Plato’s cave is a chapter in The Republic (514a-520a) which explores the effect of education and the lack of it on our nature. Allegory of the Cave is written as a conversation between Socrates and Glaucon (son of Ariston and the major conversant with Socrates in the Republic).

Plato writes the allegory to show the importance of philosophical education. In this allegory of the cave, Socrates tells Glaucon to imagine a cave where there are a group of prisoners. These prisoners were born there and are chained since they were children (the hands, feet and neck have all been chained). For the entirety of their lives, these prisoners can only see what is in front of them – which is the back wall of the cave.

Behind them at some height, there is a blazing fire. Between the fire and the prisoners is a low wall, behind which, there are men who carry various objects around. The fire casts the shadows of these objects directly on the back wall of the cave. These shadows are the only things the prisoners ever see and thus they think that the shadows are themselves the objects.

When the people who carried the objects spoke or engaged in conversation with each other, the prisoners could have thought that the sound came from the shadows – making the prisoners strongly think that the shadows were real.

“Then in every way such prisoners would deem reality to be nothing else than the shadows of the artificial objects.” (Socrates to Glaucon, Book VII, The Republic by Plato)

The prisoners talk to each other regarding the shadows and their meaning of them. They feel that the shadows give them wisdom to learn about life. They form dialogues and are happy that they have found meanings in life.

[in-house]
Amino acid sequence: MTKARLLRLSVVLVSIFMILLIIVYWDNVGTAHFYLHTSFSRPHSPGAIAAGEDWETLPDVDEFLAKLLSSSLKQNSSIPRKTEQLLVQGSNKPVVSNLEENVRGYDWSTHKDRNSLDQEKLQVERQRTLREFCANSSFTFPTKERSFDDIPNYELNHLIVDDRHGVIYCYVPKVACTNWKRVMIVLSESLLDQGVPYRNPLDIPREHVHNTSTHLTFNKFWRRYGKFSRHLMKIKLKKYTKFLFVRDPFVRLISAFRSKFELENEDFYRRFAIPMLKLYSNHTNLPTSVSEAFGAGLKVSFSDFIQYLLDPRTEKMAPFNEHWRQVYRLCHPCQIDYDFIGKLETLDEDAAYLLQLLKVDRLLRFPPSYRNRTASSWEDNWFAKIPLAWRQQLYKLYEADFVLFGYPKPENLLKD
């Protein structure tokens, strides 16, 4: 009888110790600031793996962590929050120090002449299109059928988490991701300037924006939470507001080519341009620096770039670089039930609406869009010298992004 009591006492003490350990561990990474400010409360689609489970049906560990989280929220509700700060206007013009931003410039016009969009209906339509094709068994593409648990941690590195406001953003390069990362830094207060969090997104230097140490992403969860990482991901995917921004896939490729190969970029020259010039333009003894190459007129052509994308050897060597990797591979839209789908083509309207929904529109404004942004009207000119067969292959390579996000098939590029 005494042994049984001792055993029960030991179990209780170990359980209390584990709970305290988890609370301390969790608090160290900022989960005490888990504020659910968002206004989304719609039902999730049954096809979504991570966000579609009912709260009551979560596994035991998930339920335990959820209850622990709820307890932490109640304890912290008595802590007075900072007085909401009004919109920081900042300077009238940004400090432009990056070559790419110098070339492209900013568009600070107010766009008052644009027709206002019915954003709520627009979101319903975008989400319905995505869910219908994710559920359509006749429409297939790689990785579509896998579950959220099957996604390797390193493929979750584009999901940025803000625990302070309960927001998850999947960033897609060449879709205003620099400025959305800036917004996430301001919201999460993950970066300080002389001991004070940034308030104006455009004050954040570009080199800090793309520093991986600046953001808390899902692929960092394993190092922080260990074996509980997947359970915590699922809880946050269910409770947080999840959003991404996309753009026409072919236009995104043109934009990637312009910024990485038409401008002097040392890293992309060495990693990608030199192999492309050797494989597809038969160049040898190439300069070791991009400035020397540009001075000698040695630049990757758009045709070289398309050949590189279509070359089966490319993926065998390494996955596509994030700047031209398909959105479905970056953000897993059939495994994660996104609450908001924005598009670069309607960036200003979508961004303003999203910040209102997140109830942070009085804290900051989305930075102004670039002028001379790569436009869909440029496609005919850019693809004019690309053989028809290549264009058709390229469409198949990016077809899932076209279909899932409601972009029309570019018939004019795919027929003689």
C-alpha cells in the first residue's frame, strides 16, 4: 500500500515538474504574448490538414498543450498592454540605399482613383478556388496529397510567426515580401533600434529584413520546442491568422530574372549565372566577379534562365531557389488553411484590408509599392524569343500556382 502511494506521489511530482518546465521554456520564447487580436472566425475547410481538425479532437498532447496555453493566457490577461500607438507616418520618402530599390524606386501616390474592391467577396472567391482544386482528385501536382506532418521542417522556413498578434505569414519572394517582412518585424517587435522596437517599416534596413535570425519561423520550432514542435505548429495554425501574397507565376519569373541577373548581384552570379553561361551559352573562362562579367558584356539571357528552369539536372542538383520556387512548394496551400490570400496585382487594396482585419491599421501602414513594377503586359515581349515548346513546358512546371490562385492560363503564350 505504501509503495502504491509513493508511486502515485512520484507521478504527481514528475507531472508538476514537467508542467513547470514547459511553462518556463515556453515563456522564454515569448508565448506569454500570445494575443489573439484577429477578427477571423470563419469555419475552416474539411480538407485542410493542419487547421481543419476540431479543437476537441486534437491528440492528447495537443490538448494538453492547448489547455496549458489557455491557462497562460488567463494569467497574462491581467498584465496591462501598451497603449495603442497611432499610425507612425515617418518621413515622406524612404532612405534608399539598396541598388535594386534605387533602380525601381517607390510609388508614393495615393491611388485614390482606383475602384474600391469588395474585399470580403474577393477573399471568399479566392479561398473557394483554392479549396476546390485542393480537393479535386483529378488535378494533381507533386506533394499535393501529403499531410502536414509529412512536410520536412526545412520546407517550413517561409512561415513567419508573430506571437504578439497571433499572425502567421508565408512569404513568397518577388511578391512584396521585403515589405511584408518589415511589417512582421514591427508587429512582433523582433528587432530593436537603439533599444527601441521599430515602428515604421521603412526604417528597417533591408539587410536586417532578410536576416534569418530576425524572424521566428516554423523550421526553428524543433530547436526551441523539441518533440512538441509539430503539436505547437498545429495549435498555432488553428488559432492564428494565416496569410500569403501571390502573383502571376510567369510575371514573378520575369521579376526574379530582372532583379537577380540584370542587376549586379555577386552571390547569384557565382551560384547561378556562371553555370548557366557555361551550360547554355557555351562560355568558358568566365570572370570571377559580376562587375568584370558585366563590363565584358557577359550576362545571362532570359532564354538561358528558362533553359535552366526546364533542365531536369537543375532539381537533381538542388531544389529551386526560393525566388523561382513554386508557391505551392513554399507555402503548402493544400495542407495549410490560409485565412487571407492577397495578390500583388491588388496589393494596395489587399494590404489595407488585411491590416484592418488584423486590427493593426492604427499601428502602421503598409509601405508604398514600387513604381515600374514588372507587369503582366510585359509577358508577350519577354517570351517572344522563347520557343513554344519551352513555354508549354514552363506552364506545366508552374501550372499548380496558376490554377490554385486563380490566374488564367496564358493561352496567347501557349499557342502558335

When one of the prisoners is freed from the shackles, the first thing he finds is that the shadows are similar to the objects that were being carried. But the objects that were forming the shadows had so much more to them.

The prisoner is now taken outside of the cave and is in front of the great sun. He sees the sun and is temporarily blinded by the light and thus suffers pain in his eyes.

“…, what do you suppose would be his answer if someone told him that what he had seen before was all a cheat and an illusion, but that now, being nearer to reality and turned toward more real things, he saw more truly? And if also one should point out to him each of the passing objects and constrain him by questions to say what it is, do you not think that he would be at loss and that he would regard what he formerly saw as more real than the things now pointed out to him?” (Socrates to Glaucon, Book VII, The Republic by Plato)

At first, he is only able to see the shadows that have been formed on the ground, because the shadows are familiar to him and the sun has caused pain in his eyes. He is slowly able to see reflections and finally shifts his focus from the shadows of trees and animals on the rocks, the reflections in the water – to the “real” objects that are creating them.

He sees the colors of the birds and the flowers, the patterns on rocks and the intricacies of tree barks.

He sees the objects as they are – in reality. This makes him confused, for he was habitual to the shadows. He denies the reality of the objects at first, but then questions if the fire that is burning so bright behind the objects actually created the shadows. He now starts questioning more. But this time his questions are more guided by the complexities of things “as they are”.

“…there would be need of habituation…to enable him to see the things higher up. And so, finally, I suppose, he would be able to look upon the sun itself and see its true nature, not by reflections in water or phantasms of it in an alien setting, but in and by itself in its own place.” (Socrates to Glaucon, Book VII, The Republic by Plato)

The prisoner finally understands that the sun is the cause of everything. He figures out that the sun causes light, sight and then reveals the true nature of the objects.